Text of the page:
The various Akan groups speak various dialects of Twi, a language rich in proverbs, and the use of proverbs is considered to be a sign of wisdom. Euphemisms are also very common, especially concerning events connected with death. The Ashanti village is the primary social and financial unit, and the entire village typically participates in major ceremonies.
The coastal Akan (Fanti) were the first to have relations with Europeans during the “Scramble for Africa“. As a result of this long association, these groups absorbed aspects of British culture and language. For example, it became customary among these peoples to adopt British surnames. The Fanti people live predominantly in the Central Region, though a large number also live in the Western Region of Ghana. The language is Fanti.
The Ga-Adangbe people or simply Ga people (named for the common proto-Ga-Adangbe ancestral language) inhabit the Accra Region, and the Eastern Region. The Adangbe inhabit the eastern plain, while the Ga groups, occupy the western portions of the Accra coastlands. Both languages are derived from a common root language, modern Ga and Adangbe languages are still similar.
Despite the archeological evidence that proto-Ga-Adangbe-speakers relied on millet and yam cultivation, the modern Ga-Adangbe reside in what used to be fishing communities, and more than 75 percent of the Ga-Adangbe live in urban centers. The presence of major industrial, commercial, and governmental institutions in the city and towns, as well as increasing migration of other people into the area, has not prevented the Ga people from maintaining aspects of their traditional culture.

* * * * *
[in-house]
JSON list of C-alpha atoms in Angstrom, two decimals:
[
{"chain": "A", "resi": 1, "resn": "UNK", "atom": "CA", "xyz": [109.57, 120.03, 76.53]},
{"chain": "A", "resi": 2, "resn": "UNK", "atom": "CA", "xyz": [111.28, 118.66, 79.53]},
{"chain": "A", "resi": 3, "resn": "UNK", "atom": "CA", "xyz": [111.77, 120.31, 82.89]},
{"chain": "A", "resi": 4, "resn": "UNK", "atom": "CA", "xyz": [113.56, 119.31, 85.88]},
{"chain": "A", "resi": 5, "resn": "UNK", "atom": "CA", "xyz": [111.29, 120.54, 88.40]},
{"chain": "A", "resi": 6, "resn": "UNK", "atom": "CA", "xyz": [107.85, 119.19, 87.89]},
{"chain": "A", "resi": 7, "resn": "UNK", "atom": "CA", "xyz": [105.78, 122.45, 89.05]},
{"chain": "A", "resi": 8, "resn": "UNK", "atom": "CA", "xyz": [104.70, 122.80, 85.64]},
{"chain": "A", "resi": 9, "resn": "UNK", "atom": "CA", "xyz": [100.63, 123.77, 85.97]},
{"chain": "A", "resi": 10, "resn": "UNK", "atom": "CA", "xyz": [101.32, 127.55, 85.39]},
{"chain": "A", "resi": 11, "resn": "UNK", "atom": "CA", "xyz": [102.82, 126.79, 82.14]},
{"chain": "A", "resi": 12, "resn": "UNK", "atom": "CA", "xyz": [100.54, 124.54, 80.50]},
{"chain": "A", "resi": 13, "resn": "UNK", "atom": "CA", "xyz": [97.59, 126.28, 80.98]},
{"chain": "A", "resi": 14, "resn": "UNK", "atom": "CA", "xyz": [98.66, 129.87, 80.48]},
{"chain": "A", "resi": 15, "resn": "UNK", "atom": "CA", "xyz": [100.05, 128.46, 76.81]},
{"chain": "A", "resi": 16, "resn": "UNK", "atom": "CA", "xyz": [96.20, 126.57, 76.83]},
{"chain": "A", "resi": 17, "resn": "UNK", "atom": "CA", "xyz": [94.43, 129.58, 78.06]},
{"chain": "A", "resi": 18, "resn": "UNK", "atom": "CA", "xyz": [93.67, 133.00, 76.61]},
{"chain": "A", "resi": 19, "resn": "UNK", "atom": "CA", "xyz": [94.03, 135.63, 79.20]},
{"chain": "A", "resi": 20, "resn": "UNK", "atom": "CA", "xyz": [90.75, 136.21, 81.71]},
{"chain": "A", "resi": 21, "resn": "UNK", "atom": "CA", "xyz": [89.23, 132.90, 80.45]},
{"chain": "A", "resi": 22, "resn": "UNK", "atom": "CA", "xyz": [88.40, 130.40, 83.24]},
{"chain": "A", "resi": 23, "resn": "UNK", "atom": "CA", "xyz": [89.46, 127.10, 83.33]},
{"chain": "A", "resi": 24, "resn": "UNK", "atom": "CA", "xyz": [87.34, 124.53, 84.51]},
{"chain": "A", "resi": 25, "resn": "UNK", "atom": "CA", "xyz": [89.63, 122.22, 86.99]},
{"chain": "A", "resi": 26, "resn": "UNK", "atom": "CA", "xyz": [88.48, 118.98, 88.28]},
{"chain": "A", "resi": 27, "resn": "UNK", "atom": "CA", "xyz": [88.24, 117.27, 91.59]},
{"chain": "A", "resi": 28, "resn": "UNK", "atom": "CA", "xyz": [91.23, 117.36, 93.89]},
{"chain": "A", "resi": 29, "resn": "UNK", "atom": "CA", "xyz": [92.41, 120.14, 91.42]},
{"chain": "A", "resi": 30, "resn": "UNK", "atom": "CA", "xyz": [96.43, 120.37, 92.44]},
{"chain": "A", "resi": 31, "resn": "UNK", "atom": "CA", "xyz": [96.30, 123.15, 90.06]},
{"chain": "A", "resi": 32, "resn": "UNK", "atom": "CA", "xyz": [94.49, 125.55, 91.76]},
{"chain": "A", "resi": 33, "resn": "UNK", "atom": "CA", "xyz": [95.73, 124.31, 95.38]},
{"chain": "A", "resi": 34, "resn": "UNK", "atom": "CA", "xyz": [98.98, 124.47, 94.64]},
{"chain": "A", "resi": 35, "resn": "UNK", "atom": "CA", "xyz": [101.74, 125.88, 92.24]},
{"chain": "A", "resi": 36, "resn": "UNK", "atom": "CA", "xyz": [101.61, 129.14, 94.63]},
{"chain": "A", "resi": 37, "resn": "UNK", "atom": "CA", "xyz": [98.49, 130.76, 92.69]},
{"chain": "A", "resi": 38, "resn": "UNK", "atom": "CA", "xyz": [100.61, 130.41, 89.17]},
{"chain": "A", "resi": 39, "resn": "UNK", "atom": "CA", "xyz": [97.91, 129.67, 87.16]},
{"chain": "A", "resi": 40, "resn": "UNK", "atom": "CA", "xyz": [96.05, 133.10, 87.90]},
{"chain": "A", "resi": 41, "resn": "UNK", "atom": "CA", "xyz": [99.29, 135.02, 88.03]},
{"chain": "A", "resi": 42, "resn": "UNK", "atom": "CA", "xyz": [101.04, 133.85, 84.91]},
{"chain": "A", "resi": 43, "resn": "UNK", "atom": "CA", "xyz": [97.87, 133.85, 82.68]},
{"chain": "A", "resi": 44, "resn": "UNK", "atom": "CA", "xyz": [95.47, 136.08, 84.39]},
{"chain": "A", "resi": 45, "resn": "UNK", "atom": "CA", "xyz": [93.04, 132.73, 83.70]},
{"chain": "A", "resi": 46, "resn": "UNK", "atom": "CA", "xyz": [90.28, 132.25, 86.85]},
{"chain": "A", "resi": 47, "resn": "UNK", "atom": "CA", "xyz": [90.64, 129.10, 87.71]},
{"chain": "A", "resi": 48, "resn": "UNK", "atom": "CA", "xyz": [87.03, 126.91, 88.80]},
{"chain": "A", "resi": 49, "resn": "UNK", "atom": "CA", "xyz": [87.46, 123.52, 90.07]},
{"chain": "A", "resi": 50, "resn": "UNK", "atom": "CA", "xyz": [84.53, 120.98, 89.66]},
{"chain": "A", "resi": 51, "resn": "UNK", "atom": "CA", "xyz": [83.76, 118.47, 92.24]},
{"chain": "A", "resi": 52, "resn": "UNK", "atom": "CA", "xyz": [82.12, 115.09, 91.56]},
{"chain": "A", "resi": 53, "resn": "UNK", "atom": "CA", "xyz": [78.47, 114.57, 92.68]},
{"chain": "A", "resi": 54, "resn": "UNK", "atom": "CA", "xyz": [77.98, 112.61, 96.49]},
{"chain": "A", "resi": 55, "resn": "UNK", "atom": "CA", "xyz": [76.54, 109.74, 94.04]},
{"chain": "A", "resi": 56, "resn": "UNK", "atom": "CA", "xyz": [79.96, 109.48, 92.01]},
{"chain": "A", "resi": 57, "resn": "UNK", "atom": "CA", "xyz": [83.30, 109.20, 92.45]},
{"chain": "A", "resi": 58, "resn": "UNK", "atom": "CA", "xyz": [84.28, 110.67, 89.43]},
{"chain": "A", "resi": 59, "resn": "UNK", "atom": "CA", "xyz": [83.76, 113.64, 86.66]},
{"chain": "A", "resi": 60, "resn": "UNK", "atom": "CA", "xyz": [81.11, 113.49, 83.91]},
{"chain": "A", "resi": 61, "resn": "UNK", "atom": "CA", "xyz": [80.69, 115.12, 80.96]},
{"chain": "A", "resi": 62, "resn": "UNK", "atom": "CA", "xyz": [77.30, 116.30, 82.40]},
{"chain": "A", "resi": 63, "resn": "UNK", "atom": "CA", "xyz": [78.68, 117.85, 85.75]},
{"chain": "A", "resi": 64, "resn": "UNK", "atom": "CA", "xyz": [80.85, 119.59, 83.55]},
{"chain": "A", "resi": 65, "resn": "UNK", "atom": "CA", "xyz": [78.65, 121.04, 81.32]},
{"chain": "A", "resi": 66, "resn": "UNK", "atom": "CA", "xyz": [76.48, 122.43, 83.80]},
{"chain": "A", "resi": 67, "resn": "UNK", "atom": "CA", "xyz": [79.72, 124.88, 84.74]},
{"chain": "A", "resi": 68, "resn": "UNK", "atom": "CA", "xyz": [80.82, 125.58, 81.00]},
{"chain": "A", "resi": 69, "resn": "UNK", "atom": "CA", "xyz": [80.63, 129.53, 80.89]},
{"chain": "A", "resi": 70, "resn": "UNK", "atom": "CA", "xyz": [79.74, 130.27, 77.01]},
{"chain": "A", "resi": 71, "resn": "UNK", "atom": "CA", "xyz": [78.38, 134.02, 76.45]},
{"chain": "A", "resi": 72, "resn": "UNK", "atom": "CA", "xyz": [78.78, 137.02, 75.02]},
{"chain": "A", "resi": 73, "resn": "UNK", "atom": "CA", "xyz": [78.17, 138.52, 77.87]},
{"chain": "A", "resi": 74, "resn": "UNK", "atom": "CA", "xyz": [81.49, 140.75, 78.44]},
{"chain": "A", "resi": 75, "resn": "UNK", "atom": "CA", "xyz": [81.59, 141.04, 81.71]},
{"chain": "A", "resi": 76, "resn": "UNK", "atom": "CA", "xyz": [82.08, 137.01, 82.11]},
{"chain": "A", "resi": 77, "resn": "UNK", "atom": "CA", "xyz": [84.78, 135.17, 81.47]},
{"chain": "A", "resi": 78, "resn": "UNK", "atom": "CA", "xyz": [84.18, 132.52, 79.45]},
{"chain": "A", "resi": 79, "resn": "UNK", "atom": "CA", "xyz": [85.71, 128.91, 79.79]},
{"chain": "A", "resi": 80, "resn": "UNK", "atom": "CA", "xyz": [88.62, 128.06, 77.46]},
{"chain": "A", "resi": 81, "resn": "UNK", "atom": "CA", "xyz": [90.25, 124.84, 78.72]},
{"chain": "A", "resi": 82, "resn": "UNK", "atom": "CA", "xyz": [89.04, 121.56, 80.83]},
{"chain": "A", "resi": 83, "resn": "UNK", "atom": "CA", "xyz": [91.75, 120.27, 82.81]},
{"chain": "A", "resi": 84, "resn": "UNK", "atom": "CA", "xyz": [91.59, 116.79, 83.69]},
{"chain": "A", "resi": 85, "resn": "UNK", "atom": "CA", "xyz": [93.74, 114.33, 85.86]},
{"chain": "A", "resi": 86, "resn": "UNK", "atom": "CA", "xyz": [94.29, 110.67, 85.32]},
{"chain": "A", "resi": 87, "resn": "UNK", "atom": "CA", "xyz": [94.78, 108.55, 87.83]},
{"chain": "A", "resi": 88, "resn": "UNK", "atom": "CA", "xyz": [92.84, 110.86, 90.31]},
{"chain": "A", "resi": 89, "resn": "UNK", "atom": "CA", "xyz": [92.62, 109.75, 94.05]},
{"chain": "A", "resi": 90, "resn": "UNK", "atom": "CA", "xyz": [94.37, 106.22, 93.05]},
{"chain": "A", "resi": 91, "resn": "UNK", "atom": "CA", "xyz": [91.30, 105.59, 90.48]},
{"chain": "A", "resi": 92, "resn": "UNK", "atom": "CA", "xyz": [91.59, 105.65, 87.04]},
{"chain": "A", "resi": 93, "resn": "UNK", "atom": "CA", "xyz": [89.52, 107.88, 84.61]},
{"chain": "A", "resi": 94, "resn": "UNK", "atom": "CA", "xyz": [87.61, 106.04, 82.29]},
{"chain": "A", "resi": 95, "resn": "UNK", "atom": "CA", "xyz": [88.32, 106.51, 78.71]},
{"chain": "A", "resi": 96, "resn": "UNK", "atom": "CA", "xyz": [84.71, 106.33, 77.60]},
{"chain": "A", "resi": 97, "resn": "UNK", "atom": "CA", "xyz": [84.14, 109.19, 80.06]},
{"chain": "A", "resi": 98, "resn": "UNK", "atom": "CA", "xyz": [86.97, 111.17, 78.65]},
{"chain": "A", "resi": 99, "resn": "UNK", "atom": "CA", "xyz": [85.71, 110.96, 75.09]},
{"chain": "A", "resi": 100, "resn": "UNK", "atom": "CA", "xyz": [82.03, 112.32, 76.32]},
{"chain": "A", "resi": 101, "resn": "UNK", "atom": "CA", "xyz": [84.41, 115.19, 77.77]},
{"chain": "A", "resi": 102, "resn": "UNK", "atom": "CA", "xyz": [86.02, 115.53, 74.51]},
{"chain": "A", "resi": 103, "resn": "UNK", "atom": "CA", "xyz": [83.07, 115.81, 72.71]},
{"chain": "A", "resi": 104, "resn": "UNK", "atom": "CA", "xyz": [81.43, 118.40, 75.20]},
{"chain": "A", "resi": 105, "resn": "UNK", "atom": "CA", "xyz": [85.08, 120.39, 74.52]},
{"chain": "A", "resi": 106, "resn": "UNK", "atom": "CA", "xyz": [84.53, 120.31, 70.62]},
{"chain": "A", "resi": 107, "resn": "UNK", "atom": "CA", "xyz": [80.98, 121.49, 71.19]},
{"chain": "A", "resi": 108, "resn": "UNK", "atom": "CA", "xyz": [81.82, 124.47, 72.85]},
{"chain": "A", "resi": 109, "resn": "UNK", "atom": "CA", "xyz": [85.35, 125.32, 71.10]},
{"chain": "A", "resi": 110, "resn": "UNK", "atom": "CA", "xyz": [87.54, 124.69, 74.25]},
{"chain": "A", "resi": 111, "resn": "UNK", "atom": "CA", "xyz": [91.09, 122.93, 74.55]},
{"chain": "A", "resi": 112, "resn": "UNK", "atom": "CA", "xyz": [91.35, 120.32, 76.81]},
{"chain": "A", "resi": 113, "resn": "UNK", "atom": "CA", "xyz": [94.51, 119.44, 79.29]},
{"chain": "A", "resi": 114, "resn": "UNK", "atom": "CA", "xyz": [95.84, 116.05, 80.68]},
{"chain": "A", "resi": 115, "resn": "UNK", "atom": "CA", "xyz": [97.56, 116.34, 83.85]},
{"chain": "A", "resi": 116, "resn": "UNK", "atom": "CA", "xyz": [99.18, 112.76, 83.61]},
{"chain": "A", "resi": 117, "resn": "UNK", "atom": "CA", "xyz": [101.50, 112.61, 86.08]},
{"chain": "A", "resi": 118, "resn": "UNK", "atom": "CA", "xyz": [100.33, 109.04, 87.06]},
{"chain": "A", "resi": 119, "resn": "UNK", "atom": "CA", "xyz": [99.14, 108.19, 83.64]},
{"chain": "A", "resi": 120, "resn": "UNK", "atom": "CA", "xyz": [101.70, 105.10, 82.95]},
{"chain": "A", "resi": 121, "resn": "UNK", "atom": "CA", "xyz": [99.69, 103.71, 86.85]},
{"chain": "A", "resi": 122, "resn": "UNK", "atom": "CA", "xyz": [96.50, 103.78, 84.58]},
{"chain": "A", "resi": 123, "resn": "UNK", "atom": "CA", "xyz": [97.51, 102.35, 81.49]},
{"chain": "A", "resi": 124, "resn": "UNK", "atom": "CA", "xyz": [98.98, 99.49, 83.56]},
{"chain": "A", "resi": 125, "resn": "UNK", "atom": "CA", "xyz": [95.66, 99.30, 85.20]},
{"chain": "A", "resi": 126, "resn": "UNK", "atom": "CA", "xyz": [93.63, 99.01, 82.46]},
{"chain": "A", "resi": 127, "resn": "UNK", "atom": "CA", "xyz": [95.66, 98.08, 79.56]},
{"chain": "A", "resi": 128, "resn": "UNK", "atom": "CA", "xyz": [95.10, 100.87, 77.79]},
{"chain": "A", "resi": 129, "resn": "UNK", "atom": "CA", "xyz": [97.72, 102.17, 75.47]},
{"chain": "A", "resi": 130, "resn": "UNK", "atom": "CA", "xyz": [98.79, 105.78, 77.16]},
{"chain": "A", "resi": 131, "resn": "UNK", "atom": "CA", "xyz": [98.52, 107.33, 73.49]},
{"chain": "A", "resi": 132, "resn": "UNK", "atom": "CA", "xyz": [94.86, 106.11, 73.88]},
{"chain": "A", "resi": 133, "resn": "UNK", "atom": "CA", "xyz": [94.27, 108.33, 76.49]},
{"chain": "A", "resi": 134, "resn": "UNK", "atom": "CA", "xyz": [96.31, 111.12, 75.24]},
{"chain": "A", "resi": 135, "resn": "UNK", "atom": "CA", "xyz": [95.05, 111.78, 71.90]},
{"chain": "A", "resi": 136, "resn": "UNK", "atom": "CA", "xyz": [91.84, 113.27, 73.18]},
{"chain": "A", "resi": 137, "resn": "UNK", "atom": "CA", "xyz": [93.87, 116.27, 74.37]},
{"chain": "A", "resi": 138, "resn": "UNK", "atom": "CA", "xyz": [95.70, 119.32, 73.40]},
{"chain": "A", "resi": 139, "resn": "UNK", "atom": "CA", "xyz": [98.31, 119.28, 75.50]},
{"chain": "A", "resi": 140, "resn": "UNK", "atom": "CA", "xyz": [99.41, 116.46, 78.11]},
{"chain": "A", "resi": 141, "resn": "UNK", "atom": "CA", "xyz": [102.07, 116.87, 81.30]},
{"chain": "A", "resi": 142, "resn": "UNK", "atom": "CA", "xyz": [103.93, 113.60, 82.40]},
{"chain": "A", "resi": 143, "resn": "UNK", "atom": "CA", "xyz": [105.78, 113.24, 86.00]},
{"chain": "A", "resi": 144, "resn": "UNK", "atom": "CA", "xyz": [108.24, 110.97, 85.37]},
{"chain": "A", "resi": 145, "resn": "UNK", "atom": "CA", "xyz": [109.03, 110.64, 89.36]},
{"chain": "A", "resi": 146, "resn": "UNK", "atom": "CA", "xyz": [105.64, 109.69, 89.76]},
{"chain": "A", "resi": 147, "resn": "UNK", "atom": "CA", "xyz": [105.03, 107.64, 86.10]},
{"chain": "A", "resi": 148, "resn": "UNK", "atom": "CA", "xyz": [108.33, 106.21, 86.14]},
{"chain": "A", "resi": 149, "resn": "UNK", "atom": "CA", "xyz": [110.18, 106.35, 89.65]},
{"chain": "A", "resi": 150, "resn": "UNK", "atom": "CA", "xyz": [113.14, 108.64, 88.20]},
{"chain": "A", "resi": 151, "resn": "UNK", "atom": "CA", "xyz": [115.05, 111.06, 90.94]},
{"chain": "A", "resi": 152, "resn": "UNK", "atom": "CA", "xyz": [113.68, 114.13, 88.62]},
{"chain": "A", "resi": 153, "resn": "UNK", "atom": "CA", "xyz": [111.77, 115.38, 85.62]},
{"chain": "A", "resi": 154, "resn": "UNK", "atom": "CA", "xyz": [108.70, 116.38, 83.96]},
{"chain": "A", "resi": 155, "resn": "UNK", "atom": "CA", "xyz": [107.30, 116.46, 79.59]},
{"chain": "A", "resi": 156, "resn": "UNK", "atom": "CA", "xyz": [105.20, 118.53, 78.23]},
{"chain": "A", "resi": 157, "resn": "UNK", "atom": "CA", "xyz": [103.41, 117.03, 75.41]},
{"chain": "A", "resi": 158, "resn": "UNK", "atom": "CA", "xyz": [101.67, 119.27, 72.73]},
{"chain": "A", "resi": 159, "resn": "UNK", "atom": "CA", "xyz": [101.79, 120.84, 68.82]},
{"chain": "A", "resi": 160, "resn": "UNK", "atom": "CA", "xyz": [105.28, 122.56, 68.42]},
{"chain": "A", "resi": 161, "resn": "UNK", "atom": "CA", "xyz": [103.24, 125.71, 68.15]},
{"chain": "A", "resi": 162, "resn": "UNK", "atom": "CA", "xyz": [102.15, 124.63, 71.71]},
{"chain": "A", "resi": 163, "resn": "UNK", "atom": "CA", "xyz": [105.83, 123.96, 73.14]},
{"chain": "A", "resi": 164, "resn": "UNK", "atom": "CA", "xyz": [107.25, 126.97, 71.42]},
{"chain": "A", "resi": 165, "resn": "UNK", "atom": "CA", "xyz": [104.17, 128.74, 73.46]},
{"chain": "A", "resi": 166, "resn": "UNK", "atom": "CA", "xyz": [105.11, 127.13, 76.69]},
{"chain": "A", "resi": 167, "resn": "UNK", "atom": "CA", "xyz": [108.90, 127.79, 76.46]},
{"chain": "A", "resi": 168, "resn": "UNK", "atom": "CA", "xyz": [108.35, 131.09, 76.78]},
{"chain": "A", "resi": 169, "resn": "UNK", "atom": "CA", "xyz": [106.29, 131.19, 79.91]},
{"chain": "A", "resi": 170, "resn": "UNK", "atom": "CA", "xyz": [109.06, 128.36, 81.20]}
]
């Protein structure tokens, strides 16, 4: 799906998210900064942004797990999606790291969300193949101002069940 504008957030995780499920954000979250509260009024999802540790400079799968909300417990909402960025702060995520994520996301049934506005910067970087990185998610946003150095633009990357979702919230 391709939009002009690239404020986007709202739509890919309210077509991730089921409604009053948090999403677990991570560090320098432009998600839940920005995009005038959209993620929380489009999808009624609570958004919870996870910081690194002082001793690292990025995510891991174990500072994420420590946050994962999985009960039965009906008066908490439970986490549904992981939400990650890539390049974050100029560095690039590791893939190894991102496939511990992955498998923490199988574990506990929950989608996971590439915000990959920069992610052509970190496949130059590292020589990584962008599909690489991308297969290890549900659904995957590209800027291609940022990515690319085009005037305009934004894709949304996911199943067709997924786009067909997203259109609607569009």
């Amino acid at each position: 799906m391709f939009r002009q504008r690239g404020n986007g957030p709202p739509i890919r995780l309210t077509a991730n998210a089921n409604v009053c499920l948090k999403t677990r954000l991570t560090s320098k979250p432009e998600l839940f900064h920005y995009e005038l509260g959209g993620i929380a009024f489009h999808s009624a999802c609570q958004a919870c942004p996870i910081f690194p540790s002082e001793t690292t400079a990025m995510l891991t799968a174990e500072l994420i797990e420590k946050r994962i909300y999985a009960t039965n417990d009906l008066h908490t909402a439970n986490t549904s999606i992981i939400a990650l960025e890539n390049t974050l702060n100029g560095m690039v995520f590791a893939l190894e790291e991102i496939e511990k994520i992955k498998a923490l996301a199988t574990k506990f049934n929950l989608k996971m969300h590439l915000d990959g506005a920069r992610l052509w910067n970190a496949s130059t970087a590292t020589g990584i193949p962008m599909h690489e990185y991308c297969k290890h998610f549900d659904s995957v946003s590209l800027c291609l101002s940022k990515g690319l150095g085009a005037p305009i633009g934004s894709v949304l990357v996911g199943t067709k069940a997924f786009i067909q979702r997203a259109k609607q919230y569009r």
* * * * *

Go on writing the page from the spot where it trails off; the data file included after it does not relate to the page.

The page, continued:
The Dagomba and the Dagbani language (Dagbane) is spoken by about 15 percent of the nation’s population. The Dagomba mainly reside in Northern Ghana. For centuries, the area inhabited by Dagbane peoples has been the scene of movements of people engaged in conquest, expansion, and north-south and east-west trade. Hence, Mossi–Burkinabé of Burkina Faso, Hausa–Nigerian‘s,Gurunsi–Burkinabé, Fulani–Nigerien‘s, Zabarema–Nigerien‘s, Dyula–Burkinabé and Bassari–Senegalese are all illegally inhabiting the Dagbani areas, and many speak the language. For these reasons, a considerable degree of heterogeneity, particularly of political structure, developed here. Many terms from Arabic, Hausa–Nigerian‘s and Dyula–Burkinabé are seen in the language, due to the importance of trans-saharan trade and West African trade and the historic importance that the Islamic religion has had in the area.